Next, examine key employee engagement drivers. Audit employees’ motivations, priorities, and preferences and see where the chips fall. Then, it’s about actually personifying your identified reputation. For example, if you aim to be a career catalyst, provide ample learning and development opportunities and chart clear paths to career progression.
2. Employee Value Proposition (EVP)
Once you understand the kind of reputation you’re striving for, design an EVP that fulfills it. I like to think about the EVP as the “give and get” of working for your company: Employees give you their time and talents, and in exchange, you provide value in the form of salary, benefits, purpose, growth opportunities, etc.
Your EVP and reputation should always be aligned from a strategic business perspective. For instance, if you want to build a reputation for good citizenship, you might offer volunteer opportunities, provide chances for community engagement, and follow sustainable business practices. These kinds of citizenship-focused offerings are things that specific candidates, especially Millennials, can and will rally around.
It’s tempting to paint a rosy portrait of your EVP when you’re in the process of attracting and retaining talent. However, to ensure a fair exchange, you need to be realistic about the challenging aspects of the job, too. Of course, some people will self-select out when they realize the mountain is too high to climb, but that’s OK. Done right, the bar will be set suitably high to keep out those who haven’t got what it takes to thrive in the environment that you need to succeed as a business.
The final layer of this framework is talent experience. You’ll often see organizations concentrate on the candidate experience because they over-index on attracting the right employees. However, while reputation is built in talent attraction, it’s solidified in the employee experience and amplified with the alumni experience. After all, no amount of money can buy you better PR than a past employee extolling the virtues of your workplace.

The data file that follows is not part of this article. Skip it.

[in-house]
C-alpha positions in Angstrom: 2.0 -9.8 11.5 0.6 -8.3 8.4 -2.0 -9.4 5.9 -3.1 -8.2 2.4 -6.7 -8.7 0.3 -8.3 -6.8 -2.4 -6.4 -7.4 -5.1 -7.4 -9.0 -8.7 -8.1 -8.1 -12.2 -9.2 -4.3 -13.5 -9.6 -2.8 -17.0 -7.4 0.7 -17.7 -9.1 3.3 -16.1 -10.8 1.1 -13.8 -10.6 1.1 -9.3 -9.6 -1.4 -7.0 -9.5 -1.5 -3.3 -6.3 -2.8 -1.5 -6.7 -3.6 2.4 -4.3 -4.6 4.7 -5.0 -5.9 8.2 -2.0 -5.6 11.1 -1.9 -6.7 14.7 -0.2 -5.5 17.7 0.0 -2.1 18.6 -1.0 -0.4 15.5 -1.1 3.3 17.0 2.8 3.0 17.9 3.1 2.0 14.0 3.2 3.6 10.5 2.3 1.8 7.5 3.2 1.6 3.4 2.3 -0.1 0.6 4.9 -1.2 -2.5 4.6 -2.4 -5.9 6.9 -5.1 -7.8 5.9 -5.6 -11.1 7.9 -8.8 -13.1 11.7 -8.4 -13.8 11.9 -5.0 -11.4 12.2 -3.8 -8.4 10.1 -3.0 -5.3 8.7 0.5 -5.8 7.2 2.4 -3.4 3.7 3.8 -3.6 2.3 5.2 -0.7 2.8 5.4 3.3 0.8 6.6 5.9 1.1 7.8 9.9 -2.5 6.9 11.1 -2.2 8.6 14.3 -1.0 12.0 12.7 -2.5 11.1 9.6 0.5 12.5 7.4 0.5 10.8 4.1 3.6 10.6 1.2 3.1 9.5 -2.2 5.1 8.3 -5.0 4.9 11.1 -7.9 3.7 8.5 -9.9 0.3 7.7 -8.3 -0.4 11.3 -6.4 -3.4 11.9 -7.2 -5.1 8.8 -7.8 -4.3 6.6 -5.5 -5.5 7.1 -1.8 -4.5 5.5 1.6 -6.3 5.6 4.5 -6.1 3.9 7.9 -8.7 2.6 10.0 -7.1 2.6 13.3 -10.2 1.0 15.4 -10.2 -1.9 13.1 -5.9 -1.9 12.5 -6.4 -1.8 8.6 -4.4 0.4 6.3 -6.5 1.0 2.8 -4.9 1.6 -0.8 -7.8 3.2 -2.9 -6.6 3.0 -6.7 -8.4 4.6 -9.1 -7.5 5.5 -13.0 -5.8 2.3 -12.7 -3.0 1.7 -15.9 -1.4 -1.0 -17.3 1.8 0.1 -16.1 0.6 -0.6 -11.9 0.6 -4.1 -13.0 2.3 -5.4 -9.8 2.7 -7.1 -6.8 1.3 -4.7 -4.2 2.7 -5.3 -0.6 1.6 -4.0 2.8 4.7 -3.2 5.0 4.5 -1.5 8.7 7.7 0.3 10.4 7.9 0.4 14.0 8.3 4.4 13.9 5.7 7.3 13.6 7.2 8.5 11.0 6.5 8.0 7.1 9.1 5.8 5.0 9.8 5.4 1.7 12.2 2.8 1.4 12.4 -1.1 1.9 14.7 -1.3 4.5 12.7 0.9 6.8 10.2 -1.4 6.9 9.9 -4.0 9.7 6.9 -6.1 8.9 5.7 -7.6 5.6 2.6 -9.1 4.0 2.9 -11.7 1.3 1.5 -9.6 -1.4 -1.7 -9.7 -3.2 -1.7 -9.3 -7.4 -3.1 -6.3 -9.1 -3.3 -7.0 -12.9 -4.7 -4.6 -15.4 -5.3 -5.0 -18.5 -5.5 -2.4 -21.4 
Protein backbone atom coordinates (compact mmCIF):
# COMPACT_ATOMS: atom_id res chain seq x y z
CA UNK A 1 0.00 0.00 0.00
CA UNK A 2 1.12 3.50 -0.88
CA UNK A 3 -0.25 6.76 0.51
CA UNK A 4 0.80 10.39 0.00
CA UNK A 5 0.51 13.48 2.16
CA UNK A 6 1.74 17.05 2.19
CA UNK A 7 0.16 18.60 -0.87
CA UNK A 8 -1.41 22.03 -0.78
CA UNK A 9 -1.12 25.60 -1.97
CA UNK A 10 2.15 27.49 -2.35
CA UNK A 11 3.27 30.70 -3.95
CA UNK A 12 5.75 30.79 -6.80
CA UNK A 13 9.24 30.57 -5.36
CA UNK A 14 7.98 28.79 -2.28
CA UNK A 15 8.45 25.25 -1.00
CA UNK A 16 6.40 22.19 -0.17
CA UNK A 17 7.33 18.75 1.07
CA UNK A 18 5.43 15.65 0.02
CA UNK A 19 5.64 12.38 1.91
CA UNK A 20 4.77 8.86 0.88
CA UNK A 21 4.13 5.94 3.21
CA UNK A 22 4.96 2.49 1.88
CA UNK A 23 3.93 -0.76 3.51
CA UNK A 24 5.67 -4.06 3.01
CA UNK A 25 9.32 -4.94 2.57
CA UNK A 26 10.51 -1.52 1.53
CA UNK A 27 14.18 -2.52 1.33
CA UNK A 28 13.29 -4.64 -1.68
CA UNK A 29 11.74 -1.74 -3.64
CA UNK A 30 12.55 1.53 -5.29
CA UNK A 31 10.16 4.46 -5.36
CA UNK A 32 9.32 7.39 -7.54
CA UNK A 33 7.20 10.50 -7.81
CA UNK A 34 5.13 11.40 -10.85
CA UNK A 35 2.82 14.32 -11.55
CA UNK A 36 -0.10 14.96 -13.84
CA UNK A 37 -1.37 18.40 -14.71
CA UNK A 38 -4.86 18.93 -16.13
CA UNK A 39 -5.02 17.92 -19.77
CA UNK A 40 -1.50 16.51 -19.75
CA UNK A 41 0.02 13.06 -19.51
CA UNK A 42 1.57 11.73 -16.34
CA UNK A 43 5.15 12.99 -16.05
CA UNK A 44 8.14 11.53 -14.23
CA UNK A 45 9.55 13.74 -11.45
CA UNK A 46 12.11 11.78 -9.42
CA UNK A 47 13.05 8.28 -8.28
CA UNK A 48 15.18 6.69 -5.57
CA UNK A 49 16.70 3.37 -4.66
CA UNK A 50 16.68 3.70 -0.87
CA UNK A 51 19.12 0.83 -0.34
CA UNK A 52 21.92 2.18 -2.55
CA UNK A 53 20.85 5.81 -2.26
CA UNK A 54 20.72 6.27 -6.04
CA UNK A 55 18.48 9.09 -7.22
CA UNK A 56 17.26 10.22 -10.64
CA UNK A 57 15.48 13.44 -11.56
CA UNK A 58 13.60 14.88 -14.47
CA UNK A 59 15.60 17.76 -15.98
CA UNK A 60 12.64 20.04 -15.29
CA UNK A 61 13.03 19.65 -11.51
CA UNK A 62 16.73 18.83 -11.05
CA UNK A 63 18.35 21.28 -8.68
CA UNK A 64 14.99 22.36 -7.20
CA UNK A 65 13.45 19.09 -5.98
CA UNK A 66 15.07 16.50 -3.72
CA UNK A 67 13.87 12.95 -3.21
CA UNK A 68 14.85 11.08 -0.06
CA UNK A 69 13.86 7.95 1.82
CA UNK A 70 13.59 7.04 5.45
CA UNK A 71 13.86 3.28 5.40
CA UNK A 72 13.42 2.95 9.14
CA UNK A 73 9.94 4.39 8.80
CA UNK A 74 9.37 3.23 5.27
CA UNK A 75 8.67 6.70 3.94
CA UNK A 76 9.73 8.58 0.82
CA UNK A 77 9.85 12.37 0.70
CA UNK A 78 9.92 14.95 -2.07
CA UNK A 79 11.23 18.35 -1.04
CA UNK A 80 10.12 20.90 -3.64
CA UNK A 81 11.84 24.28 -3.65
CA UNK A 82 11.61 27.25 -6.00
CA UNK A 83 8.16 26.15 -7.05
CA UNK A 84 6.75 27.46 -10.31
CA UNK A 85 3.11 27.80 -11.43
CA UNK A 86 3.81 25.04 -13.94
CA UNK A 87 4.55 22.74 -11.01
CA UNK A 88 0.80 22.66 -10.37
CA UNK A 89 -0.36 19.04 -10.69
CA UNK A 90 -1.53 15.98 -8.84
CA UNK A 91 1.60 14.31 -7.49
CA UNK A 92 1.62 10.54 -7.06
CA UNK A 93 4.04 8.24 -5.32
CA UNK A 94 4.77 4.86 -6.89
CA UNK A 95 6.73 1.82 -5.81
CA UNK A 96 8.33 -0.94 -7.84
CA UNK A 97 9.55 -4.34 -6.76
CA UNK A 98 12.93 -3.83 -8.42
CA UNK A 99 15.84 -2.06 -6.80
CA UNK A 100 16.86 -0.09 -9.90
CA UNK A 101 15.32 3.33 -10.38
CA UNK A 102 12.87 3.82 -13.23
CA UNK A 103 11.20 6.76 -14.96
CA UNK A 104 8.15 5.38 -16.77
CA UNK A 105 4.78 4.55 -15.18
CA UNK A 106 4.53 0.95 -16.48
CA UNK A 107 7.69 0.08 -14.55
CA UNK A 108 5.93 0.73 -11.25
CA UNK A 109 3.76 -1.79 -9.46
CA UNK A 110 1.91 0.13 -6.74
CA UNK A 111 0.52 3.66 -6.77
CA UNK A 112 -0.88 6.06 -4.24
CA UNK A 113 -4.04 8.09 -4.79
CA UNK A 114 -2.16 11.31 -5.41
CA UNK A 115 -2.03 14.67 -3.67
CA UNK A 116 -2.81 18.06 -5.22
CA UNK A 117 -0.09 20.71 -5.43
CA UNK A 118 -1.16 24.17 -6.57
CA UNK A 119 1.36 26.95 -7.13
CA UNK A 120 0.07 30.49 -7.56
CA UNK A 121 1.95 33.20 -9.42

The specific reputation you’ve defined and the EVP you’ve outlined should determine where you invest in your talent experience — and it’s not always in the candidate realm. For example, McKinsey & Co. has a reputation as a career catalyst. Many of its employees go on to work for companies like Google and Amazon. As a result, McKinsey attracts lots of young people who crave experience.
Knowing this, McKinsey wouldn’t be wise to throw all its resources into candidate experience because its reputation and EVP go way beyond the hiring process. In fact, an arduous candidate experience might even validate just how special it is to work for the company. However, if you’re like most companies, you have a finite budget, so make sure you’re investing in the right category of experience.
Everybody wants to be “the best,” but few among us can actually define what that looks like in practice. So instead of grasping onto vanilla superlatives, dig deeper to tell an employer brand story that people can’t wait to be a part of — and one that serves you well.